Frankenstein" on DVD
Mel Brooks' Monster
20th Century Fox video
has done an excellent job of adapting this "monster hit," one
of Mel Brooks' best offerings, to the DVD medium, with lots of extra stuff
Despite the liner's
claim that "Young Frankenstein" is "the funniest comedy
of all time," however, Brooks' 1974 black and white classic doesn't
seem as funny today as it did on its original release. That said, however,
it's still a relative hoot - full of the type of performances, lines and
gags one expects from Mel Brooks. And that, at worst, translates to an
enjoyable couple of hours in the home theater.
Gene Wilder, who conceived
the project and co-wrote the screenplay, stars as the grandson of the
infamous monster creator Dr. Frankenstein. He inherits the not-so-good
doctor's estate and, almost by osmosis, falls under the spell of his grandfather's
life work and finally reproduces his studies into the reanimation of dead
Not that the reanimation
of the dead matter...
Peter Boyle plays
the monster with a sympathetic touch reminiscent of Karloff's original
portrayal - yet not without its share of yuks. Teri Garr, as Wilder's
lab assistant, Marty Feldman as the hunchback Igor, and Cloris Leachman
as - well, the "mysterious housekeeper" all turn in fine comedic
performances - mostly by playing things straight. Madeline Kahn is also
along for the ride as Wilder's finance Elizabeth - not a major role, but
she makes her presence felt.
We seem to remember
laughing at this movie a lot more when it was newer, but that didn't prevent
us from enjoying the special edition DVD. Overall, Brooks, along with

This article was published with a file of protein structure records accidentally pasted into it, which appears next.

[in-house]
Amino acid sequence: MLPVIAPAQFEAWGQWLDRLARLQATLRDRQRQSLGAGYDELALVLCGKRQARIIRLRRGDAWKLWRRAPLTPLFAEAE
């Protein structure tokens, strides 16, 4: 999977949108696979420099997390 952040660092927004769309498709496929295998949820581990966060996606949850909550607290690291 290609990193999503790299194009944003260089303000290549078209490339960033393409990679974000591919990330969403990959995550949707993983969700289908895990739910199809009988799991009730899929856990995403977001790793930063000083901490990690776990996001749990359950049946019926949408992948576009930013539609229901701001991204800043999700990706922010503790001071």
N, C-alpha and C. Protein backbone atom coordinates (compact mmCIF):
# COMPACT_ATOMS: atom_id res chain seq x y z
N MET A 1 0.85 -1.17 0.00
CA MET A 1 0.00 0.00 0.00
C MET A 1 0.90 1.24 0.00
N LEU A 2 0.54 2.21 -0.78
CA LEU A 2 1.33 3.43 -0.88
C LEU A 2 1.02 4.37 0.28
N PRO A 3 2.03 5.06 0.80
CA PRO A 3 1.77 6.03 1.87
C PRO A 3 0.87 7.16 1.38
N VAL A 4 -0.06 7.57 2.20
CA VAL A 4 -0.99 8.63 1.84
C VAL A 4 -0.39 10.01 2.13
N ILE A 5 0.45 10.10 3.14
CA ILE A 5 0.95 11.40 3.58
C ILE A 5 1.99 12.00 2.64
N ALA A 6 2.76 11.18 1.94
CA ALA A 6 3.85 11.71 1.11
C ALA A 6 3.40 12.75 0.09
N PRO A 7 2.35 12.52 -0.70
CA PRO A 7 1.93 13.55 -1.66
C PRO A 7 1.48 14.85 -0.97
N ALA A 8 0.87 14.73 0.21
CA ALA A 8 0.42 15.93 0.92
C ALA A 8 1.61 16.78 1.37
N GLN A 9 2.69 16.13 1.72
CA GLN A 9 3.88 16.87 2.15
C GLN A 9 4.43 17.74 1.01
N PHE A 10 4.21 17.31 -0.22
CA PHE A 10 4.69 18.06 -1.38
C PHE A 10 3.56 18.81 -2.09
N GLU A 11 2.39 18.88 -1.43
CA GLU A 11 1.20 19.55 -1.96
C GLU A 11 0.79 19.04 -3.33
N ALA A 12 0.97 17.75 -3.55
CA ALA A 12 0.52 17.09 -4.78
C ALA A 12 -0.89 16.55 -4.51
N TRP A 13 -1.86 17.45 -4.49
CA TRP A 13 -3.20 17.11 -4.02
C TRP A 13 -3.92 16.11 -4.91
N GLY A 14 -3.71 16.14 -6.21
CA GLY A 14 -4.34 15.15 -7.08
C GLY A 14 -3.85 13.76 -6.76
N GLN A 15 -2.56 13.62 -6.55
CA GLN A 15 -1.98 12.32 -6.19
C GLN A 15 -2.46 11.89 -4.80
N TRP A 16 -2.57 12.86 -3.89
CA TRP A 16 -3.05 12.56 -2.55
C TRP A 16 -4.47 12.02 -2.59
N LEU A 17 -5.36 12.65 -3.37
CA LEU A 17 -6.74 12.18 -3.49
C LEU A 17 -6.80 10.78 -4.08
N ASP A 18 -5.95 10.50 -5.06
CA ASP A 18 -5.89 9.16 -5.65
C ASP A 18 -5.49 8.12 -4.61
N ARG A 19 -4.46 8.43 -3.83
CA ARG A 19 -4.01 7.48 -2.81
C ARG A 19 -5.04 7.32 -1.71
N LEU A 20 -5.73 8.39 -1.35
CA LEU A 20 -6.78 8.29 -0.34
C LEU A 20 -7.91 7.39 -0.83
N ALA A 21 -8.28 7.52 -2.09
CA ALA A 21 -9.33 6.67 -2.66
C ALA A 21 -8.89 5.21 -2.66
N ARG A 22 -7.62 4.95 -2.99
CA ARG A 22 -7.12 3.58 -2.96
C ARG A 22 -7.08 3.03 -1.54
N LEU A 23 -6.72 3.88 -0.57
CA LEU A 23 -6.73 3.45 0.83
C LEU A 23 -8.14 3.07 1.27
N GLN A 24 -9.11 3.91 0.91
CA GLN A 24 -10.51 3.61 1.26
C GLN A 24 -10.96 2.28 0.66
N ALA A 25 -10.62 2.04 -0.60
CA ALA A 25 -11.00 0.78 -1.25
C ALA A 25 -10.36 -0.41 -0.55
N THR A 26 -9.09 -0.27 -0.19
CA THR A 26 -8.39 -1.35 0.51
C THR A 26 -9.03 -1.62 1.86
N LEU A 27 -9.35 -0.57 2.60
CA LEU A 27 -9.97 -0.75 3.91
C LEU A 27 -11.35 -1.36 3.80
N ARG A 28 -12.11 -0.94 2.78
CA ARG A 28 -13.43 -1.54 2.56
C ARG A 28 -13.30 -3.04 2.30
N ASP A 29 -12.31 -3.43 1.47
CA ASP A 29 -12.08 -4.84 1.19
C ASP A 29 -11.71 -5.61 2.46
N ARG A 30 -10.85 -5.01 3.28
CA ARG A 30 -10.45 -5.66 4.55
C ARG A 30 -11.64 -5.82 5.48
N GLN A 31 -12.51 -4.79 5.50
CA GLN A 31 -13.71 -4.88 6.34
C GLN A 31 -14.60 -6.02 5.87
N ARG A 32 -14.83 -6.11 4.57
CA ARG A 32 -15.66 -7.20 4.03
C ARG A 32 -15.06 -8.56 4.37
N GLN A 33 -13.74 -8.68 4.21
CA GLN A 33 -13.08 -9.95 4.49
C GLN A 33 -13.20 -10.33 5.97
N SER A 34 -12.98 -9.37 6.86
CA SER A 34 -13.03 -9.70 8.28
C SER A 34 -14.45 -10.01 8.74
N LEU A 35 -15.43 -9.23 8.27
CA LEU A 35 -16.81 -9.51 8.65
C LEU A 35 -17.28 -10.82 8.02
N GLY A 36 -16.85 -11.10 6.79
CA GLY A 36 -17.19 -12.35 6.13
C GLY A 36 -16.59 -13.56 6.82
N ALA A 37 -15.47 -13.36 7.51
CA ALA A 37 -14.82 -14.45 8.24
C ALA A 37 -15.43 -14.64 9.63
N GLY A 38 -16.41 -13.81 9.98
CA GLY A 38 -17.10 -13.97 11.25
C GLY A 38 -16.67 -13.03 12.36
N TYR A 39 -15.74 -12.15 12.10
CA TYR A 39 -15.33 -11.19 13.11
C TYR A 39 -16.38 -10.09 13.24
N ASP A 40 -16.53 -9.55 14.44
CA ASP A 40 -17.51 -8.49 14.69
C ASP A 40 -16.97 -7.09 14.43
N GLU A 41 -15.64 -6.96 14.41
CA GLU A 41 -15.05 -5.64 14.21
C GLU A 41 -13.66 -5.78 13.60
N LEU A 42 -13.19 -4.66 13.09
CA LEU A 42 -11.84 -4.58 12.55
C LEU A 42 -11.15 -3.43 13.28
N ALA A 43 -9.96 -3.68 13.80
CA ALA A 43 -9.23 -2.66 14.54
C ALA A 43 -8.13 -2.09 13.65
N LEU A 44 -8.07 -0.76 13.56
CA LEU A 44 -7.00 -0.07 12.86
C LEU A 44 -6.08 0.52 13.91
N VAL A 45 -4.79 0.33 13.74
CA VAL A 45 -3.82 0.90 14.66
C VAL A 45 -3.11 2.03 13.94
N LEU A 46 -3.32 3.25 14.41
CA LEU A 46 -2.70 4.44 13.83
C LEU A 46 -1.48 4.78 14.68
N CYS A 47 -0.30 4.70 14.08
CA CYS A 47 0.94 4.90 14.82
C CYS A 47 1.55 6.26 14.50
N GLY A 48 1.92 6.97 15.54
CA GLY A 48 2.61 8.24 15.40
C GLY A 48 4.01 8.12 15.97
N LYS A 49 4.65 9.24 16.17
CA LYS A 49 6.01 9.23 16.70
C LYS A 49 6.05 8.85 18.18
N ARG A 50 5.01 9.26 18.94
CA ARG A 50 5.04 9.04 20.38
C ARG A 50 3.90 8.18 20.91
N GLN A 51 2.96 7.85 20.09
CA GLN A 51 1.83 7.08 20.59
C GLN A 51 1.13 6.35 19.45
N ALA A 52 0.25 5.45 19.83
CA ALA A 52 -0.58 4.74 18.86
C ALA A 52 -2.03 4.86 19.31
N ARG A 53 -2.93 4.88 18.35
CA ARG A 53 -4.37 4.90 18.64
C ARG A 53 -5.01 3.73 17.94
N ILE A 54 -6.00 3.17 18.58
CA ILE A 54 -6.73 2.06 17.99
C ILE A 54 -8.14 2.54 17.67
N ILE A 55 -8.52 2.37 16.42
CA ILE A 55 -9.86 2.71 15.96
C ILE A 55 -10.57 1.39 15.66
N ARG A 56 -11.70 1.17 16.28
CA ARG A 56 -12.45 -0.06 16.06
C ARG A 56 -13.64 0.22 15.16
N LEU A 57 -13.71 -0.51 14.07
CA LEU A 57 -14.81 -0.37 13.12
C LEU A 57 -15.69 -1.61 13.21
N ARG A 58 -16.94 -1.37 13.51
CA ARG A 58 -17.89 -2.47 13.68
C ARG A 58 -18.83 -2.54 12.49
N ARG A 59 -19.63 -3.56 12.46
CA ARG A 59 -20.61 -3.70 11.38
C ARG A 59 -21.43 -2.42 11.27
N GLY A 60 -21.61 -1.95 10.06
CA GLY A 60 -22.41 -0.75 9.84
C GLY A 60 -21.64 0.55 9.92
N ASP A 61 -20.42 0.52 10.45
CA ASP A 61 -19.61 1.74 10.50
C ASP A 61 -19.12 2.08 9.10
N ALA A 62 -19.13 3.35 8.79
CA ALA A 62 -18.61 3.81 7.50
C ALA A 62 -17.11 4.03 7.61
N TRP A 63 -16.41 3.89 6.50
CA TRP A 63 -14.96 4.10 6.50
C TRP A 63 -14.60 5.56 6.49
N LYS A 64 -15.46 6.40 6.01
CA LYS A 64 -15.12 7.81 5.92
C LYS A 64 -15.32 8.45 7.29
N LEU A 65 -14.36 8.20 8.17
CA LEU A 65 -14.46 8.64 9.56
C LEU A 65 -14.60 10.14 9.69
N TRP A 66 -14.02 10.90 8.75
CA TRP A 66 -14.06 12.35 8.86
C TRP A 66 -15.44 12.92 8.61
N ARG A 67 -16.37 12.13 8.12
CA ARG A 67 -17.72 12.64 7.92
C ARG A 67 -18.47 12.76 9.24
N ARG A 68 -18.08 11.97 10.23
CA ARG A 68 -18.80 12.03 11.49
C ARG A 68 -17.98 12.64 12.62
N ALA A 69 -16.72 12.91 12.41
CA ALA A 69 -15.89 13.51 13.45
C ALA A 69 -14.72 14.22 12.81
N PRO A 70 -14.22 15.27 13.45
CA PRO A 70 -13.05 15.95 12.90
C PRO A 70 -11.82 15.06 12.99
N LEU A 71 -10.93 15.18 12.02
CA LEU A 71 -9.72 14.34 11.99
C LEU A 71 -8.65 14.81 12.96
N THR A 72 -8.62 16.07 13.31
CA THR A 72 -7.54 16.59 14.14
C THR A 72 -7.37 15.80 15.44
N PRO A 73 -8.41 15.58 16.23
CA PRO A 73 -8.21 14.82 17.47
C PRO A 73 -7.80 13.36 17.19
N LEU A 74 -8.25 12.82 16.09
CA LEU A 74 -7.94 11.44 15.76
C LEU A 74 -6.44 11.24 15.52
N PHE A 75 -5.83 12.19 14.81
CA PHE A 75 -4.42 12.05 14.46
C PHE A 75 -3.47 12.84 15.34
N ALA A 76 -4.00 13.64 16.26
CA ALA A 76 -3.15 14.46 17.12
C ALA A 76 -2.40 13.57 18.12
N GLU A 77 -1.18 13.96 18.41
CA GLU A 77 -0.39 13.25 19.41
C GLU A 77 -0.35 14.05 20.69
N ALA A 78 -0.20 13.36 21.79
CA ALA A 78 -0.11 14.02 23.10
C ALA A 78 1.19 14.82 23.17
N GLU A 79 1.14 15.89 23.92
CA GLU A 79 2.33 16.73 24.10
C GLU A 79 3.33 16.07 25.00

his cast and crew, have done a good job at sending up a classic movie
genre (which seems to be that for which Brooks movies are most well known),
not only via the performances and screenplay but through cinematography,
music, sets, etc.
Besides the widescreen
movie, which has monaural sound (but directed to the main front speakers),
you get plenty of extras to sweeten the deal. There's a separate audio
track on which director Brooks prattles on in his inimitable style about
the movie, the production, and the people in it. It gives some nifty insight
into how this man's mind works.
There's also a "making
of documentary" that contains as many genuine belly laughs as the
movie itself, a series of productions stills, Mexican TV interviews (you
have to see them!), TV commercials and theatrical trailers - and
a set of deleted scenes. Oh, yeah, there's also a short series of outtakes,
most of which - perhaps not surprisingly - end with various cast members
breaking up on camera.
Audio and video quality
are great - and the black and white images are razor sharp.
from 20th Century Fox Home Video
1062 minutes, Widescreen (1.85:1), Dolby Digital Mono
Starring Gene Wilder, Peter Boyle, Marty Feldman, Cloris Leachman and
Produced by Michael Gruskoff, Screen Story and Screenplay by Gene Wilder
and Mel Brooks
Directed by Mel Brooks
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